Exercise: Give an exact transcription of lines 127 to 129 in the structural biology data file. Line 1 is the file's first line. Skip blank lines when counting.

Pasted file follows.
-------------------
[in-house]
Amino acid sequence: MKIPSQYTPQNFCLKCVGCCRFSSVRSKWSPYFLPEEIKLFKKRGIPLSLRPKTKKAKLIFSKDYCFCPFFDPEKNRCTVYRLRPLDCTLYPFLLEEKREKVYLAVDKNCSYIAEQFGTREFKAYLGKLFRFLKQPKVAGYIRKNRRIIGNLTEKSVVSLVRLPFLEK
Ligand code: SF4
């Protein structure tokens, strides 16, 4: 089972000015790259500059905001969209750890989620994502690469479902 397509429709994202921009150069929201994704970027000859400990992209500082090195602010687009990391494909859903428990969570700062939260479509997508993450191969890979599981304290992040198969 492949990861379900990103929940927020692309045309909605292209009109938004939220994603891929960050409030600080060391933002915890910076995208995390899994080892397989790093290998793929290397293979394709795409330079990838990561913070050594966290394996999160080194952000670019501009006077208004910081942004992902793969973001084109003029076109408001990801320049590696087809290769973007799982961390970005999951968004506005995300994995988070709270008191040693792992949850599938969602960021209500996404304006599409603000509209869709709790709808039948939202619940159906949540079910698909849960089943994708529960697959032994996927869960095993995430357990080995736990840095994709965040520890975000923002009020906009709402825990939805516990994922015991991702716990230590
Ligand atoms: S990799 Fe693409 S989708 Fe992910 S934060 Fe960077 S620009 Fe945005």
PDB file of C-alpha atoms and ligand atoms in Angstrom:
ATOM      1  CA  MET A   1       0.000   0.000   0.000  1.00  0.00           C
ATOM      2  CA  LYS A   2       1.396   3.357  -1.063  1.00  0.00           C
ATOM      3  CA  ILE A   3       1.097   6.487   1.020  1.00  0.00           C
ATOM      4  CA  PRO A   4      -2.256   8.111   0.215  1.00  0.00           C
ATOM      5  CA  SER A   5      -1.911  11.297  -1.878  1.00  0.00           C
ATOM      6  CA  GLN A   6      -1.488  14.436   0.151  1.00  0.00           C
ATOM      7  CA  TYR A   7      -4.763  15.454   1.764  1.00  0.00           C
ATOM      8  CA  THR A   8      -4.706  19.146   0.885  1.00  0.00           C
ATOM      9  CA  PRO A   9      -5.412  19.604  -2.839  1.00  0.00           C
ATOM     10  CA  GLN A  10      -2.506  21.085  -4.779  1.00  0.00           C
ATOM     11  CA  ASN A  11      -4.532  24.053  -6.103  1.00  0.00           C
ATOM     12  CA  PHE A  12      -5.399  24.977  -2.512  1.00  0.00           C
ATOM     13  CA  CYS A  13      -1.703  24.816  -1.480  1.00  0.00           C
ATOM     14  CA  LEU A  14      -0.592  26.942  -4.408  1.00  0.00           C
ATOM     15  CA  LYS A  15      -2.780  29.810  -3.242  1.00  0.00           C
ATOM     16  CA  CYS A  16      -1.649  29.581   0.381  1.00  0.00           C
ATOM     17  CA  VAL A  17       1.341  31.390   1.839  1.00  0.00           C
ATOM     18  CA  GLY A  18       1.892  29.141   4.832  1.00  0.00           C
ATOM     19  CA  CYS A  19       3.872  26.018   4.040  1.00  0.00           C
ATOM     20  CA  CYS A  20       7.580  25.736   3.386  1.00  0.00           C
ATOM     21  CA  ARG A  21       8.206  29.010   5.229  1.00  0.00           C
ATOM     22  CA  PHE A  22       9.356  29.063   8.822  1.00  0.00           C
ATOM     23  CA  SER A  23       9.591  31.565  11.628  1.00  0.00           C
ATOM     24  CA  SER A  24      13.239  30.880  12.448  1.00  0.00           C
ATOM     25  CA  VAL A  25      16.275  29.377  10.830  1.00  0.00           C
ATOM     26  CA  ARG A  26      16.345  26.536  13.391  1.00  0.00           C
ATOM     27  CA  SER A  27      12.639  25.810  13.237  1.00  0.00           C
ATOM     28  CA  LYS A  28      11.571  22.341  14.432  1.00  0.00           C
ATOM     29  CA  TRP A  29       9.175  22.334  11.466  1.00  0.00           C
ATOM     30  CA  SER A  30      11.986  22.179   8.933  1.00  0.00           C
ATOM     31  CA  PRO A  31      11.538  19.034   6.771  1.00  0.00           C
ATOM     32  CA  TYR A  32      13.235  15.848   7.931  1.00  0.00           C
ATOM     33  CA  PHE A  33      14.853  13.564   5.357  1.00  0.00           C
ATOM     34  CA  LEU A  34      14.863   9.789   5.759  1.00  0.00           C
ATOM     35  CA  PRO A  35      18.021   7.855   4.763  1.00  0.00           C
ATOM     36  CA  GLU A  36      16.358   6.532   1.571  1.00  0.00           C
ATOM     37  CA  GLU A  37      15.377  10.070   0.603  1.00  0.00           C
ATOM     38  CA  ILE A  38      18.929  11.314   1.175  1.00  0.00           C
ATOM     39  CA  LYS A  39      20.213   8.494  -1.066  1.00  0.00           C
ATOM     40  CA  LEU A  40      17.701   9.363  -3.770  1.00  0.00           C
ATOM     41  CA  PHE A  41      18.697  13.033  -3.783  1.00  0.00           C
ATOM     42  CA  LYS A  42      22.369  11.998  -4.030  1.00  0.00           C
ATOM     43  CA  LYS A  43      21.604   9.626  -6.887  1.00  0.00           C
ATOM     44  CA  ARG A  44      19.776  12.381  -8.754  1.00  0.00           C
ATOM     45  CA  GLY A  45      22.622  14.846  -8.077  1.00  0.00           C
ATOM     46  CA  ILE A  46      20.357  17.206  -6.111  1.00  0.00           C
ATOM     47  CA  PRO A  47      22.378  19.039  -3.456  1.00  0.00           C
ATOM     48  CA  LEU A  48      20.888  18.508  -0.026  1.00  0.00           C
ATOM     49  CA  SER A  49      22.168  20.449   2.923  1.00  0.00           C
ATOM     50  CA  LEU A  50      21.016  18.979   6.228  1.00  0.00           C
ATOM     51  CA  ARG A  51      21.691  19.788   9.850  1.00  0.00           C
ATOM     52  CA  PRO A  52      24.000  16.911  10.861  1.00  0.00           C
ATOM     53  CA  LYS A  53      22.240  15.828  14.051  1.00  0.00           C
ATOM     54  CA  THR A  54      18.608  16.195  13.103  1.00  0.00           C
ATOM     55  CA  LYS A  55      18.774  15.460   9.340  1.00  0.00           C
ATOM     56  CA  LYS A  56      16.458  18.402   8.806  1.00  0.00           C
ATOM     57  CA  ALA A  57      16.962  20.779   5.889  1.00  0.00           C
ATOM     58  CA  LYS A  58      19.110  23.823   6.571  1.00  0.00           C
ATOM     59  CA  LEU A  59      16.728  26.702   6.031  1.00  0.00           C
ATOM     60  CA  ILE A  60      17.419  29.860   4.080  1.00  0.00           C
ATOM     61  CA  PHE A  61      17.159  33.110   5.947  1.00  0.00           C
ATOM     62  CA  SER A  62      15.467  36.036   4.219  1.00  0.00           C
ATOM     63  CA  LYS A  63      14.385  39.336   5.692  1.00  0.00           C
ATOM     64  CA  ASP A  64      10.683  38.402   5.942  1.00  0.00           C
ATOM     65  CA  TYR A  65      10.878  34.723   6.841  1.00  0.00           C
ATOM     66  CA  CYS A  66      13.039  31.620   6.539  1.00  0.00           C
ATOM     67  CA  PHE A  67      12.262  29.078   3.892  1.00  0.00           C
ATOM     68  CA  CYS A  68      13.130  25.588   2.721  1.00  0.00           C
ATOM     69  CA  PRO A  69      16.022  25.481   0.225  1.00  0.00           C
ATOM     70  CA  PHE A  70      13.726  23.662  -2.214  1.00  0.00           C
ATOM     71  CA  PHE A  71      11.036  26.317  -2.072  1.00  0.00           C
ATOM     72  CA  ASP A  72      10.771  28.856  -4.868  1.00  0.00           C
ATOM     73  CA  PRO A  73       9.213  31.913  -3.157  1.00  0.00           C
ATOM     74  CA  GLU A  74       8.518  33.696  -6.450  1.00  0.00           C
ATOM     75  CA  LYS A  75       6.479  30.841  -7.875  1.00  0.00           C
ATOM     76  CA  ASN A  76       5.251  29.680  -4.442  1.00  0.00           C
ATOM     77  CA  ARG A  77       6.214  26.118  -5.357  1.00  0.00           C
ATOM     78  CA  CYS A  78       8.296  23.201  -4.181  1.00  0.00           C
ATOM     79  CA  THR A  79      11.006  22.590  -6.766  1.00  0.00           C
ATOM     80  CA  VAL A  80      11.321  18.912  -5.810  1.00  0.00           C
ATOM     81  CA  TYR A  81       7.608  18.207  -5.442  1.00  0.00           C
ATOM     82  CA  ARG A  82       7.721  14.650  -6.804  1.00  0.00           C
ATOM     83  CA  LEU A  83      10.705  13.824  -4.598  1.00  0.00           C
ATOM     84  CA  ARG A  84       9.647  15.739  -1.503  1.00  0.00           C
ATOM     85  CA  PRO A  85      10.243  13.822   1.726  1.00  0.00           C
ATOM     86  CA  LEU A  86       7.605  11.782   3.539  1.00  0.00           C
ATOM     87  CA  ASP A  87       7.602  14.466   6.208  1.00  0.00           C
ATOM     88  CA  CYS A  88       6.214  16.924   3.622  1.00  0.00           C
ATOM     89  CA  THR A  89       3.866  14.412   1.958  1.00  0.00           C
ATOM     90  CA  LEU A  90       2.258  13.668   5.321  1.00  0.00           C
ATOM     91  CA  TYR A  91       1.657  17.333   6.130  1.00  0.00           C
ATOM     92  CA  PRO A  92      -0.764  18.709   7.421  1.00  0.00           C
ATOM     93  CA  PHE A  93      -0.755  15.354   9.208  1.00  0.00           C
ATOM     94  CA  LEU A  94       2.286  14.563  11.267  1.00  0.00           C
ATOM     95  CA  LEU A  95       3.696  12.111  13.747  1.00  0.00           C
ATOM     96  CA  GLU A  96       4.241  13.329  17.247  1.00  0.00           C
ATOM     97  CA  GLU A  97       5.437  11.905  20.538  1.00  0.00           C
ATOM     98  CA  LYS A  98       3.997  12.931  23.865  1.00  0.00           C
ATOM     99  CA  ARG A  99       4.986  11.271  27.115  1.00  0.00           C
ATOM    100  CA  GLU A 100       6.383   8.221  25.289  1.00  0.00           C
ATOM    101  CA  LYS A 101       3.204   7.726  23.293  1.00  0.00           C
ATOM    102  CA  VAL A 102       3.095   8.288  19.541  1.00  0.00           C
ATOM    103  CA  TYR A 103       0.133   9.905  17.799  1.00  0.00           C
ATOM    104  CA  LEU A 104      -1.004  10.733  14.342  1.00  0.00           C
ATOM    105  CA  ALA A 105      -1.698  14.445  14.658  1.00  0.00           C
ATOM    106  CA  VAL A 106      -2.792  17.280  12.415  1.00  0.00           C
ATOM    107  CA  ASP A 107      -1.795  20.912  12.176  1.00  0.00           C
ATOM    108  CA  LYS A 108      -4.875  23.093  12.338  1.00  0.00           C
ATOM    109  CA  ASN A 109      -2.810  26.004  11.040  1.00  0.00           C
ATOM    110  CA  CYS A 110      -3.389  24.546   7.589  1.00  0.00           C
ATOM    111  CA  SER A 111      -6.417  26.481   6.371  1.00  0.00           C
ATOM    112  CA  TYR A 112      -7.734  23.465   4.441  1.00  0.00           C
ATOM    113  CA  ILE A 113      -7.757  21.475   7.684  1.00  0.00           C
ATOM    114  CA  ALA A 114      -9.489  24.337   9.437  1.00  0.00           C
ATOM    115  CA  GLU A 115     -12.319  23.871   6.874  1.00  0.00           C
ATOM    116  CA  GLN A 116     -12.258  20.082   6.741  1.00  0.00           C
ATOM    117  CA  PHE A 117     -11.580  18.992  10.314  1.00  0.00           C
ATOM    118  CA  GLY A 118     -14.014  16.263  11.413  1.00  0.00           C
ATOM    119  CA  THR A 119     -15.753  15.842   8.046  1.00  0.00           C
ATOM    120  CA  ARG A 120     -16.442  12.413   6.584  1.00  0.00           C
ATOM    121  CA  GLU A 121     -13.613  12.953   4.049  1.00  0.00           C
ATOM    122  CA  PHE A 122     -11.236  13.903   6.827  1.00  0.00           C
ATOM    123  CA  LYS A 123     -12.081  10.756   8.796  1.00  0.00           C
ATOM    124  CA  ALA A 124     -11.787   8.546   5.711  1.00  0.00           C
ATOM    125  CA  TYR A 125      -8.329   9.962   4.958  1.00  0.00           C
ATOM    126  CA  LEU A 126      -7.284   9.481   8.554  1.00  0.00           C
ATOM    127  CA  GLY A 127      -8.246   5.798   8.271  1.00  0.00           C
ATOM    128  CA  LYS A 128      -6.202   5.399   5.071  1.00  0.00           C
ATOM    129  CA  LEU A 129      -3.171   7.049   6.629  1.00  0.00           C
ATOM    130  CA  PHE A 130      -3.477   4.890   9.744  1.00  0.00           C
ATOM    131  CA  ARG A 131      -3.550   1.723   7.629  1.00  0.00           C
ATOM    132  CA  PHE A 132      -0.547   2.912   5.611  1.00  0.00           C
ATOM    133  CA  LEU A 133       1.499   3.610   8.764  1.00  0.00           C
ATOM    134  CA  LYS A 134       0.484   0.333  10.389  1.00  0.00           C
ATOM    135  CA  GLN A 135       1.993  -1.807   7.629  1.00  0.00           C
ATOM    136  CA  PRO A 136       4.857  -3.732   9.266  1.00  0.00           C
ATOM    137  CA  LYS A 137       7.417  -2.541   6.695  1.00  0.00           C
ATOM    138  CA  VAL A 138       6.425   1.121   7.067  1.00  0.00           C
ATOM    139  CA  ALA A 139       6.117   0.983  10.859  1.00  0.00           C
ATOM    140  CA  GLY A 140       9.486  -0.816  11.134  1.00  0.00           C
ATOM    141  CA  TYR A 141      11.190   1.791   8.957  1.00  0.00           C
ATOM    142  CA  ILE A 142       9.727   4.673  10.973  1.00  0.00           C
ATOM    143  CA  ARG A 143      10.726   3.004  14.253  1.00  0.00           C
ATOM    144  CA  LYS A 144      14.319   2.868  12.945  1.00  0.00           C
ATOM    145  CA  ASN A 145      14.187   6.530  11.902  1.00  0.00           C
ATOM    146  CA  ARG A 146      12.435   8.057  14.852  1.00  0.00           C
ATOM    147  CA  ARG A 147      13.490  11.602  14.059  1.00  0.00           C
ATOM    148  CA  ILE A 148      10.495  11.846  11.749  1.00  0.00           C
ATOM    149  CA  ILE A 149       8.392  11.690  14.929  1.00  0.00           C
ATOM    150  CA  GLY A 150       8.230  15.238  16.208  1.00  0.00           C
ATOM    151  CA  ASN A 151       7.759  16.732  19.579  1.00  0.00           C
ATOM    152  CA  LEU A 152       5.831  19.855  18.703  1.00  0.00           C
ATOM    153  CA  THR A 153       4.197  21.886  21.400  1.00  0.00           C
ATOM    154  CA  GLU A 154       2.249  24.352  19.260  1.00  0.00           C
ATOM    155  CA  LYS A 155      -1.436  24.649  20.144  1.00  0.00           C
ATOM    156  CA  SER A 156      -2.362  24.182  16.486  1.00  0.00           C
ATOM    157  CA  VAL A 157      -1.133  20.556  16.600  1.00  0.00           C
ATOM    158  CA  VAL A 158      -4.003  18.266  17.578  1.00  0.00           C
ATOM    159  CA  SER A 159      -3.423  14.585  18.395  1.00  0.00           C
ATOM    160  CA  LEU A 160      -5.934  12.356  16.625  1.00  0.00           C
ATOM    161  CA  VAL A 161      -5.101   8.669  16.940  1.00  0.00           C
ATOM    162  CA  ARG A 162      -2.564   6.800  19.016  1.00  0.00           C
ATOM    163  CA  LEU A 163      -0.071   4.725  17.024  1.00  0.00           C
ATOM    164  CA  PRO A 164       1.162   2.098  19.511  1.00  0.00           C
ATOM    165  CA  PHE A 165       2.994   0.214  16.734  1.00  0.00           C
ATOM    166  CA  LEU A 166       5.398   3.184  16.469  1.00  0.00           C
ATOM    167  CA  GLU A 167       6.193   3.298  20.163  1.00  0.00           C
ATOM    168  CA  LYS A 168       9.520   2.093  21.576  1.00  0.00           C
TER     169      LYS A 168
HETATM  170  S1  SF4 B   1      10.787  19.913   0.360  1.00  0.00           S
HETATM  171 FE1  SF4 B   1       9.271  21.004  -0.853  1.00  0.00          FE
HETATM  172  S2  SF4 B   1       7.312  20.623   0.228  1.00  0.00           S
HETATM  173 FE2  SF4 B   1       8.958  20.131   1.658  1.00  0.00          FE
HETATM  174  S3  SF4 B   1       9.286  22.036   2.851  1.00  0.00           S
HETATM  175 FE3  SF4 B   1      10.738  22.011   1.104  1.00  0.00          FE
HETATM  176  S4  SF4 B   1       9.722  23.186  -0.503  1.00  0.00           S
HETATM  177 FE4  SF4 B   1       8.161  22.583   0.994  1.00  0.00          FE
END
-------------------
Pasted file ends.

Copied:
ATOM    121  CA  GLU A 121     -13.613  12.953   4.049  1.00  0.00           C
ATOM    122  CA  PHE A 122     -11.236  13.903   6.827  1.00  0.00           C
ATOM    123  CA  LYS A 123     -12.081  10.756   8.796  1.00  0.00           C